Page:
Forgetting about the wind farm part of T. Boone’s plan, the idea of turning natural gas into transport fuel is solid. What I cannot figure is how he thinks that building windfarms is going to do anything to reduce our need for natural gas since wind farms cannot replace natural gas generators which work instantaneously on demand. Even if Wind Farms can offset a small amount of instantaneous demand, is it really worth the cost? Considering that we could be using LNG in our cars right now without the wind farms?
Try as I have, I just don’t get the environmentalists fascination with electricity, when it’s gasoline and diesel that are of the most immediate concerns. We are 100% domestic on our electricity production, but the oil we have to import. Forget about electricity! We can always build a nuke plant or even your goofy Solar and Wind projects if you insist, but neither solar, wind or nuke plants are ever going to put fuel in our tanks, power our jets or 18-wheelers.
Seems to me, that if the greens, politicians or uber-rich, were really serious about cutting “greenhouse” gases, or achieving energy independence, these guys might be pushing policies that would end our dependence on cars and jets, just to start. Whether Global Warming is real or a hoax, something like a high speed rail would be sweet for short hauls under 400 miles. I would much rather jump on a fast train and enjoy cold beer, rather than drive myself or deal with Southwest Airlines (or any other for that matter). I’m not sure, but I think that would do more for CO2 than any wind farm would.

statePoet1775

I predict a shortage of crow.

Ed Scott

McGrats, Steve Miloy has done some research on T. Boone and his intended Boone-Doggle and lays it out in three articles in JunkScience: The Wind Cries “Bailout!,” 10 July 2008; Is T. Boone Pickens “Swiftboating” America?, 24 July 2008; and Pickens Gives New Meaning To “Self-Government,” 31 July 2008.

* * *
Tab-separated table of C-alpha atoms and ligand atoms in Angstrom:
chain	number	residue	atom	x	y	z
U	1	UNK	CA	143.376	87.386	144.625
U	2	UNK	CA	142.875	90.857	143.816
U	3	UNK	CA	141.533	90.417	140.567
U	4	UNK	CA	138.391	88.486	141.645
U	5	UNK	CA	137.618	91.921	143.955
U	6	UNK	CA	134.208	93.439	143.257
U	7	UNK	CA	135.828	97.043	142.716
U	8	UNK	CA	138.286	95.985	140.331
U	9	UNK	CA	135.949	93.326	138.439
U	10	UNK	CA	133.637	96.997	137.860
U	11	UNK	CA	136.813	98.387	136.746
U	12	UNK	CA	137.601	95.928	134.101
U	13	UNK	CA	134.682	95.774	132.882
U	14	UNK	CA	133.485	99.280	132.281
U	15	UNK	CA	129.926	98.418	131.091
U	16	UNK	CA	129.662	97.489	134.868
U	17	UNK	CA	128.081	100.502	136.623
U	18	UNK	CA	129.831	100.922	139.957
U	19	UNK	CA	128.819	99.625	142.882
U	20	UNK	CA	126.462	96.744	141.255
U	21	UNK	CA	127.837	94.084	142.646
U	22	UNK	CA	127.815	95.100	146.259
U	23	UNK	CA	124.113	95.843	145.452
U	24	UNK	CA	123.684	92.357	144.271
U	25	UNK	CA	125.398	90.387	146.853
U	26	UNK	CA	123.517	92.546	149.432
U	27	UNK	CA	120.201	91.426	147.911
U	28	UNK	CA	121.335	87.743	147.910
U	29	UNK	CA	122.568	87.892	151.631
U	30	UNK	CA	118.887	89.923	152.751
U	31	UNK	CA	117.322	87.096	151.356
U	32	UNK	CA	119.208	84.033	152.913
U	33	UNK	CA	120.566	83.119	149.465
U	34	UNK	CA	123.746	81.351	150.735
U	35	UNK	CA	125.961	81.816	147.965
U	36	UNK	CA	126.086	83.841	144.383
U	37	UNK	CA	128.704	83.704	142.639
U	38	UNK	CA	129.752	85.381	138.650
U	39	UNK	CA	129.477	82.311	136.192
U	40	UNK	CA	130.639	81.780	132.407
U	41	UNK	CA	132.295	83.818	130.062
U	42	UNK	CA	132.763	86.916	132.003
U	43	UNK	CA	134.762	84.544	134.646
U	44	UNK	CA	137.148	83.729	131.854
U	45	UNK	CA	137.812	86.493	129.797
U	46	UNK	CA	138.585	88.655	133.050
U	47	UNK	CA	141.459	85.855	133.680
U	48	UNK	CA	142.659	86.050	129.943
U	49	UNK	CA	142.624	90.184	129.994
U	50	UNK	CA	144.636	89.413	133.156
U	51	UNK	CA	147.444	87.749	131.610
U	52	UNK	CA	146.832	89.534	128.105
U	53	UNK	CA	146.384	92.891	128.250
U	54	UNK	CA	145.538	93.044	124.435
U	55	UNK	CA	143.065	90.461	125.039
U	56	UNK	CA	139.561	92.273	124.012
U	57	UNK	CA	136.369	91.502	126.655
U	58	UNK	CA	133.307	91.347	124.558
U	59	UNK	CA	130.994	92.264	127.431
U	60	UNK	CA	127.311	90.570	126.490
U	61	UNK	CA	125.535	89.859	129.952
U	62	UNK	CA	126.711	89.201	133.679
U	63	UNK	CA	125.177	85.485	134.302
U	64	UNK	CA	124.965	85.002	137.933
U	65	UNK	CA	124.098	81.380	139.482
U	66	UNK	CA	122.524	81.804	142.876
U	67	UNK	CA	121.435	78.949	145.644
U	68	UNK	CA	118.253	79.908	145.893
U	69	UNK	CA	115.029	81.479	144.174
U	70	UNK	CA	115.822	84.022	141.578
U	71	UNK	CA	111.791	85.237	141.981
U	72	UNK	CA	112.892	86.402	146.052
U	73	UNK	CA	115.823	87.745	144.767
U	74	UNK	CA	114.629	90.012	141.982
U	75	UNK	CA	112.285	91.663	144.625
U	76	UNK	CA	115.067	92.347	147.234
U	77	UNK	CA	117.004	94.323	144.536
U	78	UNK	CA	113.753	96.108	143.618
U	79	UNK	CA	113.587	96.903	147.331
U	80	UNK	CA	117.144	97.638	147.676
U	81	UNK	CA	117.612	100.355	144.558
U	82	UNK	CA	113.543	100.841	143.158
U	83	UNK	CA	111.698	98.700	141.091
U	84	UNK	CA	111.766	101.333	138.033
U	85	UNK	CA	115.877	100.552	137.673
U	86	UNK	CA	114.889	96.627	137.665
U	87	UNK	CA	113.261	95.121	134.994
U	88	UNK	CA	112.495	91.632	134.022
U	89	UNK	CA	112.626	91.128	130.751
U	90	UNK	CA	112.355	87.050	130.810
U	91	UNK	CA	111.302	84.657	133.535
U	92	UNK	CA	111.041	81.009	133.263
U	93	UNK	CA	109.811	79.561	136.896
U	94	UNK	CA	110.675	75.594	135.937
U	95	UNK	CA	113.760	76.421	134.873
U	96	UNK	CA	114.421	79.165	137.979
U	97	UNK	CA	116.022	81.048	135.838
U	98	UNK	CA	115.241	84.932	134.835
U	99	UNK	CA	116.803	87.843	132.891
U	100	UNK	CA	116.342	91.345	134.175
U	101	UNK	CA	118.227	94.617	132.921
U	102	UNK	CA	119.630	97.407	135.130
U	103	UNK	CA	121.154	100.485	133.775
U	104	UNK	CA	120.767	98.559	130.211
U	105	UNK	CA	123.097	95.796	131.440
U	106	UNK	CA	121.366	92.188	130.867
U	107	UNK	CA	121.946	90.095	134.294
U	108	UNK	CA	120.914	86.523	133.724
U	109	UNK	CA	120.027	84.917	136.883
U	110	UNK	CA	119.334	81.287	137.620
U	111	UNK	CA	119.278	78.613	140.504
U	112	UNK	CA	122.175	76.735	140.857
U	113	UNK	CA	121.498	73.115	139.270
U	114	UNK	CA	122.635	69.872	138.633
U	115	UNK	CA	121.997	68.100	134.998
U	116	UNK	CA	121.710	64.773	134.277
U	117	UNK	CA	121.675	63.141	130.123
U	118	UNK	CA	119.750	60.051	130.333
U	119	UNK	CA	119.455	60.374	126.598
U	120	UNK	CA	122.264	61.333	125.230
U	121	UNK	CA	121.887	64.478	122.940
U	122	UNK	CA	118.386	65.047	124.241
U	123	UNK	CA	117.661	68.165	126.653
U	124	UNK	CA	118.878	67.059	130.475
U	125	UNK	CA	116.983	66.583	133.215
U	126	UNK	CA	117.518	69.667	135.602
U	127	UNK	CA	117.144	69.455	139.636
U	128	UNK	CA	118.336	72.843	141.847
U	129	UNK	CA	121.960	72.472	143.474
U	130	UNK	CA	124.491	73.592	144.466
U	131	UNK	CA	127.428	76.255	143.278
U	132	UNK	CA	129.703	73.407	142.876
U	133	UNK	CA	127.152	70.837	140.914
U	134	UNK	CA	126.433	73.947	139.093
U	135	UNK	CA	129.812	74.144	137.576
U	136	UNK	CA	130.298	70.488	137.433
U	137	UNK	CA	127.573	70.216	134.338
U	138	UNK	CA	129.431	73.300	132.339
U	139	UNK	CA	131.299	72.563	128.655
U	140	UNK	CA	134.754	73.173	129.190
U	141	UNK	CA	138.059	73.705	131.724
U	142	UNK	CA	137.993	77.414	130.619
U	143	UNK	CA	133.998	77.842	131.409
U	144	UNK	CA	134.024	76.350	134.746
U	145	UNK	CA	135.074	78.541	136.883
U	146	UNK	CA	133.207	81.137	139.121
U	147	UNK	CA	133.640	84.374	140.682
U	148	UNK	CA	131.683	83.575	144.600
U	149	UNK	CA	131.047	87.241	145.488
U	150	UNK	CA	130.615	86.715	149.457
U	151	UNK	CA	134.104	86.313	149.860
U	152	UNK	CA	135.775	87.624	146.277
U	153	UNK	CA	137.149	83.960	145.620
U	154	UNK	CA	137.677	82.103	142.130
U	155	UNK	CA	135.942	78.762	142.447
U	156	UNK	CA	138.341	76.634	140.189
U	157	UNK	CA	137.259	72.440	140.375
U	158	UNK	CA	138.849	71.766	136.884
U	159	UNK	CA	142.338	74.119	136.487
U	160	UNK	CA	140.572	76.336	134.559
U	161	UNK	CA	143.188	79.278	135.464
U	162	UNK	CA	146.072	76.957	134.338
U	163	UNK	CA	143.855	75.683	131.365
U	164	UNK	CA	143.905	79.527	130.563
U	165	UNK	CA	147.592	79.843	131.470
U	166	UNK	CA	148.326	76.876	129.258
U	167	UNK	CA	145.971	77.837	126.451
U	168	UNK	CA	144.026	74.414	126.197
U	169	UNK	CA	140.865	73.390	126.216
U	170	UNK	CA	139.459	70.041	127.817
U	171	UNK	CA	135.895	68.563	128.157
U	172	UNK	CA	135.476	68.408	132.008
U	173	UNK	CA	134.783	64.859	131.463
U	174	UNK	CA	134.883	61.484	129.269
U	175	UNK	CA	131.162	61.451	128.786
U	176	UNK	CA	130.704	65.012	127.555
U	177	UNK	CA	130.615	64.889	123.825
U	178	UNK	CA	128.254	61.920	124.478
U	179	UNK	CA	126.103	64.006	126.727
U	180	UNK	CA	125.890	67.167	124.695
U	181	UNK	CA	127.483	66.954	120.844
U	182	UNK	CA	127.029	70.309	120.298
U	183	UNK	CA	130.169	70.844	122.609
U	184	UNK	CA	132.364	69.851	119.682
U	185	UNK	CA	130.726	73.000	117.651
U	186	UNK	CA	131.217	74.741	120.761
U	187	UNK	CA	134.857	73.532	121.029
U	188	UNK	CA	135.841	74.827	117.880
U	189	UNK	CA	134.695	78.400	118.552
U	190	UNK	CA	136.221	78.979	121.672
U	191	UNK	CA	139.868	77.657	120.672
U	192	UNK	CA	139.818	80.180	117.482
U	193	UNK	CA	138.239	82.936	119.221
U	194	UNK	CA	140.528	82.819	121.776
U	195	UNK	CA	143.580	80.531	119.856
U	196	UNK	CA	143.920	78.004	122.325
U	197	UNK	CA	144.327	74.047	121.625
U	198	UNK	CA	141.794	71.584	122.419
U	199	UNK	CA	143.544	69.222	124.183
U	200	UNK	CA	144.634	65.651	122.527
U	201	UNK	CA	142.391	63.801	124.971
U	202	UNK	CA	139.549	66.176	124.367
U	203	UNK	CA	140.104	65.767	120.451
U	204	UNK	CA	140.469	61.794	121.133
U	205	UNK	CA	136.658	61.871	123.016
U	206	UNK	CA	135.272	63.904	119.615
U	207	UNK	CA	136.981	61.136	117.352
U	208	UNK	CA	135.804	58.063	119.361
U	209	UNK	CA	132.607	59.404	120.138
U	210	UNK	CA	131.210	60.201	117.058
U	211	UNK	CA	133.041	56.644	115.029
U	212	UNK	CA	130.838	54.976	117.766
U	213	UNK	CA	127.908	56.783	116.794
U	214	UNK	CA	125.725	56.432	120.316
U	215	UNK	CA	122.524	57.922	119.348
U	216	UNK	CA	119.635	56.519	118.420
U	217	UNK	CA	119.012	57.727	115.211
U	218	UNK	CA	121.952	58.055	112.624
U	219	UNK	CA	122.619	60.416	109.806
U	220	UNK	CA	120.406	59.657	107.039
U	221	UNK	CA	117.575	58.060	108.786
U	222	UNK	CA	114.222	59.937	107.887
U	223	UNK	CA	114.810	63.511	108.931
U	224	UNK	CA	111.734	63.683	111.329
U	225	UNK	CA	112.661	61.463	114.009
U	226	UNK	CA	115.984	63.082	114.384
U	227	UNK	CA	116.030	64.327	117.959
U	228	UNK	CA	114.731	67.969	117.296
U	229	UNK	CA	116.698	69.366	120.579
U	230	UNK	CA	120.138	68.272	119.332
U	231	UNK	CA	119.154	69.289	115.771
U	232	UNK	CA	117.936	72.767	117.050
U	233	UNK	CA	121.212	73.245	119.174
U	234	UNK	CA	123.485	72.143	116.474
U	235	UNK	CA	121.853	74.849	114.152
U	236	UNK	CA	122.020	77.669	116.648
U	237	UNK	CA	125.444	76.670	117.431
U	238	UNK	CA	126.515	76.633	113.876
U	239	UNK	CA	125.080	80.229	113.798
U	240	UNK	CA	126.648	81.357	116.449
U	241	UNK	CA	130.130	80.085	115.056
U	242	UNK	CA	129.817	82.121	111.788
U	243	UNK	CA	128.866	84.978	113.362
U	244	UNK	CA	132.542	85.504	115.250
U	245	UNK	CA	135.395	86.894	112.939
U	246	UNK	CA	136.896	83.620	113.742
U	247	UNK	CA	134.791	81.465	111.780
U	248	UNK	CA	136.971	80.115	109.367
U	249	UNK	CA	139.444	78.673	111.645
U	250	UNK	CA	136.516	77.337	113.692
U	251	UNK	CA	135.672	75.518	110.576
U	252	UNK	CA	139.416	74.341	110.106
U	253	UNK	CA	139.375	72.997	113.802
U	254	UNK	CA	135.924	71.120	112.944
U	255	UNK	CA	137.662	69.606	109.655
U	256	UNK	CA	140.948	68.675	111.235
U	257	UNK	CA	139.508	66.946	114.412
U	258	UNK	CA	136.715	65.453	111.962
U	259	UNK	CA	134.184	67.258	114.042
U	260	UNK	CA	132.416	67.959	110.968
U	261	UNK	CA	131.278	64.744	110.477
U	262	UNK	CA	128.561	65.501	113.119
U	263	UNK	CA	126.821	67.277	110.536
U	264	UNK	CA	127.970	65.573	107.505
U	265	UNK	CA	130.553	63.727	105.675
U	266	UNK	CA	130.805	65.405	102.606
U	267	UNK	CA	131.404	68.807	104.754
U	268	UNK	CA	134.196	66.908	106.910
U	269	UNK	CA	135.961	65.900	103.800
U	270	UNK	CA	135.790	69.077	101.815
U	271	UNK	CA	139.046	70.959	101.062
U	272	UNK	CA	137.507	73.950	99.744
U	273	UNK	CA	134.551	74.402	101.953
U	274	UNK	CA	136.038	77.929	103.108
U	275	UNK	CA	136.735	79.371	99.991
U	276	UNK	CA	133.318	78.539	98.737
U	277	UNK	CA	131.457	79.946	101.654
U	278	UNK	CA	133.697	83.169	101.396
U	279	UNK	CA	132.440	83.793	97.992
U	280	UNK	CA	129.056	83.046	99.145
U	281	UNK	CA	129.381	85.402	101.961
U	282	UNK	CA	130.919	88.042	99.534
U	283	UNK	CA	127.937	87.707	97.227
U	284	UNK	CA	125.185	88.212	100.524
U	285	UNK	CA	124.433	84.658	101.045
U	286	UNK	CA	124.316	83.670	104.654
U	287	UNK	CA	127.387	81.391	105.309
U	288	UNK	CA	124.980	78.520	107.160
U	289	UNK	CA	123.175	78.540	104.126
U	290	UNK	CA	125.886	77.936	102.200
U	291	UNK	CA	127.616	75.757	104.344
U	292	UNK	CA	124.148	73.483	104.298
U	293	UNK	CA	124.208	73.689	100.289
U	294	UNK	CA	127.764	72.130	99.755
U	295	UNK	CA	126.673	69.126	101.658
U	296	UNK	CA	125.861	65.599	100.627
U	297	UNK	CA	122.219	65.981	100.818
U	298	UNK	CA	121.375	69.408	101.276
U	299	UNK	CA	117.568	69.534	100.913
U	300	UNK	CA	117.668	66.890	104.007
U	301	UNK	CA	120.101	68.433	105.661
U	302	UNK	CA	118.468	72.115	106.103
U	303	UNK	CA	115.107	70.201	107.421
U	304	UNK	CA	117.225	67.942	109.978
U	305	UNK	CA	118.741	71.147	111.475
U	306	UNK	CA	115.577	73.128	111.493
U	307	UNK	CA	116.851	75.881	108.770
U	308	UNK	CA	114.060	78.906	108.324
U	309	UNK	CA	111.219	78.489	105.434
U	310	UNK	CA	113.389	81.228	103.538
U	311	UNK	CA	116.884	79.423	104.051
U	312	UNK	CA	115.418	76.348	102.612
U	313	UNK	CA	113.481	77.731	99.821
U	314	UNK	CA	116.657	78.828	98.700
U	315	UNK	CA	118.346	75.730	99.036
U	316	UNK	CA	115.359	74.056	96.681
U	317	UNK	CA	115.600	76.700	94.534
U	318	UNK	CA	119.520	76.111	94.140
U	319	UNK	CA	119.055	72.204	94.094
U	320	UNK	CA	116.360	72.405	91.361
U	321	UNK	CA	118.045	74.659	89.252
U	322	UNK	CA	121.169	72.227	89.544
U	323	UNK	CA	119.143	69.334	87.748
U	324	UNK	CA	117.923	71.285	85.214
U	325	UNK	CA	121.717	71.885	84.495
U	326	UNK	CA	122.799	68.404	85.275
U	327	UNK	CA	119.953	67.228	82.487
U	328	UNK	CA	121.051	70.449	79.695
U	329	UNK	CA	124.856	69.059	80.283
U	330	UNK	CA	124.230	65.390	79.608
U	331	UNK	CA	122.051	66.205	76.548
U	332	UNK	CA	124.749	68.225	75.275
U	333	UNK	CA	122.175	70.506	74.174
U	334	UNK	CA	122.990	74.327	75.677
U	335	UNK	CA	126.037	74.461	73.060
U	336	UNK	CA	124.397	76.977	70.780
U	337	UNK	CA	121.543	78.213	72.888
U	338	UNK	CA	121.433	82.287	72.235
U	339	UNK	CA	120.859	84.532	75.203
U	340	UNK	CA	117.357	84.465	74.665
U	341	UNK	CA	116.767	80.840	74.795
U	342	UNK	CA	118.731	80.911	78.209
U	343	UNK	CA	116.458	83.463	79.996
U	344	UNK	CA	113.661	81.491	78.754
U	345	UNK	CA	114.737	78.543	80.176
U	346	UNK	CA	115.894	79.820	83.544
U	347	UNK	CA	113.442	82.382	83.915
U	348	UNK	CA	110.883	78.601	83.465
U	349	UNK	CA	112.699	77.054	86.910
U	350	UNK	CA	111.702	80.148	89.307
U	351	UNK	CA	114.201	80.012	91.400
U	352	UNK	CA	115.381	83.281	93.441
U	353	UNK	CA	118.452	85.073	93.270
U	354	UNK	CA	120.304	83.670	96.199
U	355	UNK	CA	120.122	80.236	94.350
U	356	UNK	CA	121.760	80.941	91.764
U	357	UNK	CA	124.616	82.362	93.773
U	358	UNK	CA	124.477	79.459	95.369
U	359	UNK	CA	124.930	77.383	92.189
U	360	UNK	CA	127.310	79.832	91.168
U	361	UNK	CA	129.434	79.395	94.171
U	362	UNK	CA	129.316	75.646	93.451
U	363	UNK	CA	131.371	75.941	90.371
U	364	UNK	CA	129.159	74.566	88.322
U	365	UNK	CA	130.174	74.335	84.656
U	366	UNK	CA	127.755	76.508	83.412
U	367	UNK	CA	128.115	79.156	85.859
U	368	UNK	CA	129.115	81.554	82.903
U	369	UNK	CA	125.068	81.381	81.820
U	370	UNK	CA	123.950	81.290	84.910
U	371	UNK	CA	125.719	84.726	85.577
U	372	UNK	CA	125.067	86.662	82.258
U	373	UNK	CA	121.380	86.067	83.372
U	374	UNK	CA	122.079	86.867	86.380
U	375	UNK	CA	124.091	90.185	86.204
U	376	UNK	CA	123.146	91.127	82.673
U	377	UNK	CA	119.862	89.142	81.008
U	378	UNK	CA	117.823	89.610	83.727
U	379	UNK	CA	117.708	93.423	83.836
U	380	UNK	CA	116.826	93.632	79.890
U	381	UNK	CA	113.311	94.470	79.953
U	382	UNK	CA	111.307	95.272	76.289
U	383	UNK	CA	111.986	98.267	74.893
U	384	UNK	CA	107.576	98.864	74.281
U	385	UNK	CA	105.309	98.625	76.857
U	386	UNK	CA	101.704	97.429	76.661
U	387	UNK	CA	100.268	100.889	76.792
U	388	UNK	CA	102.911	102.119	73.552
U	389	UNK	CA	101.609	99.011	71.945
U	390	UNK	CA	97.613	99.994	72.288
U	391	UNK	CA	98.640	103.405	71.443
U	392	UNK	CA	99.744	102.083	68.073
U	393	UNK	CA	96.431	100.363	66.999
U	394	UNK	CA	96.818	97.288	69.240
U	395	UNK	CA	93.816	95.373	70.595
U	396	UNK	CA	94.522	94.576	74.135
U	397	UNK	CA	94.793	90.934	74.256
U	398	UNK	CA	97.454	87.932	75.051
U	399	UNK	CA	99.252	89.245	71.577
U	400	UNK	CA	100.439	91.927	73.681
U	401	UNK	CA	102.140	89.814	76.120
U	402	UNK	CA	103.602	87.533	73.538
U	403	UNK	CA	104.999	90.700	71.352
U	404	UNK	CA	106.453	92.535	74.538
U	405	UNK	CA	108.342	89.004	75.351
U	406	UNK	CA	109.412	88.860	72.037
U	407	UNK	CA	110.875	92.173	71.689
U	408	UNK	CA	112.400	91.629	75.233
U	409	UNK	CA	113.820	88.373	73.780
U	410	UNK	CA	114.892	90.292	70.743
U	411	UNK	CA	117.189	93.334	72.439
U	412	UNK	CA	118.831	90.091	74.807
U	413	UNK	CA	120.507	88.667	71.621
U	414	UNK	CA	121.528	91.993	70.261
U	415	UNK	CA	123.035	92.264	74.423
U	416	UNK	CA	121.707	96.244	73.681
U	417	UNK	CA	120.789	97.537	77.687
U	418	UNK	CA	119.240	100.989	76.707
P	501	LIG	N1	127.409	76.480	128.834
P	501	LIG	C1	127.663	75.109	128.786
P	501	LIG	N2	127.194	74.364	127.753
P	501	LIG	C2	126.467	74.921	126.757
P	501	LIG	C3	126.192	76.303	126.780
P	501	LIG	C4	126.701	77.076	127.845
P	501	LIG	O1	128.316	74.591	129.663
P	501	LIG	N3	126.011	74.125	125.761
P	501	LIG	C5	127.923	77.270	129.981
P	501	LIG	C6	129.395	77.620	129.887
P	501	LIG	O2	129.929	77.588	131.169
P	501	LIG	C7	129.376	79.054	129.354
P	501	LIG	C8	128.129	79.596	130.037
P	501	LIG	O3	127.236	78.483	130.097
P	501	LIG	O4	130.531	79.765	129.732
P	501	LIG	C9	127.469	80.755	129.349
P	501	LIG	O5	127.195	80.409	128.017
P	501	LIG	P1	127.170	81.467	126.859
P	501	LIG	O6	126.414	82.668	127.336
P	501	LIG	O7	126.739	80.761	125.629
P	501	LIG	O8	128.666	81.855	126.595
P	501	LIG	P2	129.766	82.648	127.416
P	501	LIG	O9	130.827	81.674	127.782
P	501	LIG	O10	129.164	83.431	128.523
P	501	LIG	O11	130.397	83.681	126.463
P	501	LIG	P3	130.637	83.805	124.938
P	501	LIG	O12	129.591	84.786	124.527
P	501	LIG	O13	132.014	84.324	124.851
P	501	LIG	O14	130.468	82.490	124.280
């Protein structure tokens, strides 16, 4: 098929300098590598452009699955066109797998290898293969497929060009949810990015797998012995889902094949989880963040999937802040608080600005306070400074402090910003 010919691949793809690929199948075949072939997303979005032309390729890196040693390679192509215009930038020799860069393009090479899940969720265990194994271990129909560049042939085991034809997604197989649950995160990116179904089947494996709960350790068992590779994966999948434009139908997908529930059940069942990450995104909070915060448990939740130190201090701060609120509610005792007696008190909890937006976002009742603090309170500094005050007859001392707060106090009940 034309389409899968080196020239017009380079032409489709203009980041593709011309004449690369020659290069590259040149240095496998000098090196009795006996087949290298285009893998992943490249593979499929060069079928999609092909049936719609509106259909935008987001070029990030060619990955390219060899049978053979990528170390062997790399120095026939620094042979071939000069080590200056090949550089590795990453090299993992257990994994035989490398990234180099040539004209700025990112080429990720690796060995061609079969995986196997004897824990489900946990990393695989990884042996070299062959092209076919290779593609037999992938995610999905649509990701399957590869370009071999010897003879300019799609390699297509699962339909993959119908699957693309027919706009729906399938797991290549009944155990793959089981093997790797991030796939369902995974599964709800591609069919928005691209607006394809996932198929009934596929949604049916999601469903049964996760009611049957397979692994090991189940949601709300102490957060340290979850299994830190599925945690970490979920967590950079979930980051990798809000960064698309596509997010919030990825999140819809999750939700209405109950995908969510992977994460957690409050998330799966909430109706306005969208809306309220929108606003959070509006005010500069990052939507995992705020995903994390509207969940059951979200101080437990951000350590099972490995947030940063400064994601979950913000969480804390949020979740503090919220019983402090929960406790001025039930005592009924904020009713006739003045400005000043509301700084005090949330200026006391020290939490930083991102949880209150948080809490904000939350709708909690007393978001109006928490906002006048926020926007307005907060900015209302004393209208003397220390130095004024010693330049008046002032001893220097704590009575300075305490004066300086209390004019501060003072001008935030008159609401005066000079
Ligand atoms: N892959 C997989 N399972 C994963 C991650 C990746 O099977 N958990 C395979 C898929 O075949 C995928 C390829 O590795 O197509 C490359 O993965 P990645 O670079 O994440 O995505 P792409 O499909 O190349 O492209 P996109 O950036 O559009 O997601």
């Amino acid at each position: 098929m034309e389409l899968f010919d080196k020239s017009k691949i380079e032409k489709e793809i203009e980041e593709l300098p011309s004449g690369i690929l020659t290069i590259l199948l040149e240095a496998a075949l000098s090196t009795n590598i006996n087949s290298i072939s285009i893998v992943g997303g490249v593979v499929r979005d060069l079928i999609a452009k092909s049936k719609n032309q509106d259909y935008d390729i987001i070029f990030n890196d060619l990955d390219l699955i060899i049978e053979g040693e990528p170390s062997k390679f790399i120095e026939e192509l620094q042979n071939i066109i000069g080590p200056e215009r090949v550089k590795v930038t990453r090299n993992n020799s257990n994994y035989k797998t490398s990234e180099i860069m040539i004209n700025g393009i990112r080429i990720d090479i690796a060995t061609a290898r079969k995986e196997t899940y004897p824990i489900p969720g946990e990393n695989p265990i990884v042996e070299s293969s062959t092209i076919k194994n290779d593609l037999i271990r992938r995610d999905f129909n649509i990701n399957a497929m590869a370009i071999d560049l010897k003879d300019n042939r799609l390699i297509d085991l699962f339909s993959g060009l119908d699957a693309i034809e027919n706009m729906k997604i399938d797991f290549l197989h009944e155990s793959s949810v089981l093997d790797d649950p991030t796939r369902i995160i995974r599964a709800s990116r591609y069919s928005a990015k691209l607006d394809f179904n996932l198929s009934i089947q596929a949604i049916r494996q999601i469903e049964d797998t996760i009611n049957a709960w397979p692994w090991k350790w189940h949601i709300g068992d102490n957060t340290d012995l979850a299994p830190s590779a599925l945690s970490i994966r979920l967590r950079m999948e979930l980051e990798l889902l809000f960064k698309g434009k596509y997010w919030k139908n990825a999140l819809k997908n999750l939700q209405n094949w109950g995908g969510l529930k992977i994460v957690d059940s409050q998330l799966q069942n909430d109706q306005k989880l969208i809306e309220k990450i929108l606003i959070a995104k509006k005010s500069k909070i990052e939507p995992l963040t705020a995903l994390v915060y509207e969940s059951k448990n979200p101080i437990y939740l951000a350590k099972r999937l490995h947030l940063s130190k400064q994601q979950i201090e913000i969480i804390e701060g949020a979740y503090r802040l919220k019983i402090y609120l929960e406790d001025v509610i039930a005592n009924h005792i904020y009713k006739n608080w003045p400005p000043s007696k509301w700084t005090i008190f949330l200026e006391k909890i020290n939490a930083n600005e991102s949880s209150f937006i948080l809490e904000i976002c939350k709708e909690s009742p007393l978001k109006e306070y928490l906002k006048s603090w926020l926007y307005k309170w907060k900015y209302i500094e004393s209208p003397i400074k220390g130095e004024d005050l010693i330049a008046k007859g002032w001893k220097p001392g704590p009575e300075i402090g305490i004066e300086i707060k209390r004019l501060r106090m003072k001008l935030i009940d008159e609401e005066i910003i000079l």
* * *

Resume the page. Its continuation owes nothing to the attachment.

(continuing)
The Eminent Domain decision by the SCOTUS plays large in the T. Boone scheme.
T. Boone wins on water, turbines and methane powered vehicles – pure altruism and/or philanthropy.

Craig Moore

I guess when A-Rod hits a pop fly he can just blame his dead bat on Pickens.

I will probably get in trouble for this, but Craig reminded me of this: clicky

Mike Smith

BusinessWeek magazine also had an article about Pickens water project.

evanjones

But as things unfolded, this shrewd manipulator has shown us once again that the public can be be “had” through scares and innuendo.
And don’t forget government subsidies.
Nuclear power was supposed to make electricity too cheap to meter. When was it exactly, that Americans lost their nerve with regard to progress?
March 1979.
Boone-doggle!
#B^1
They’ve taken our dams.
And I didn’t say anything because i didn’t give a damn . . .
Not only are the windmills killing birds
I am the Gorax, I speak for the birds.
The bids don’t have words, that’s the trouble with birds.
Here’s another danger of wind farms too few people are aware of.
Sowing the wind and reaping the whirlwind?

Thanks to all who have given my further leads into additional Pickens and Water stories.
Jack Koenig, Editor
The Mysterious Climate Project
http://www.climateclinic.com

Pamela Gray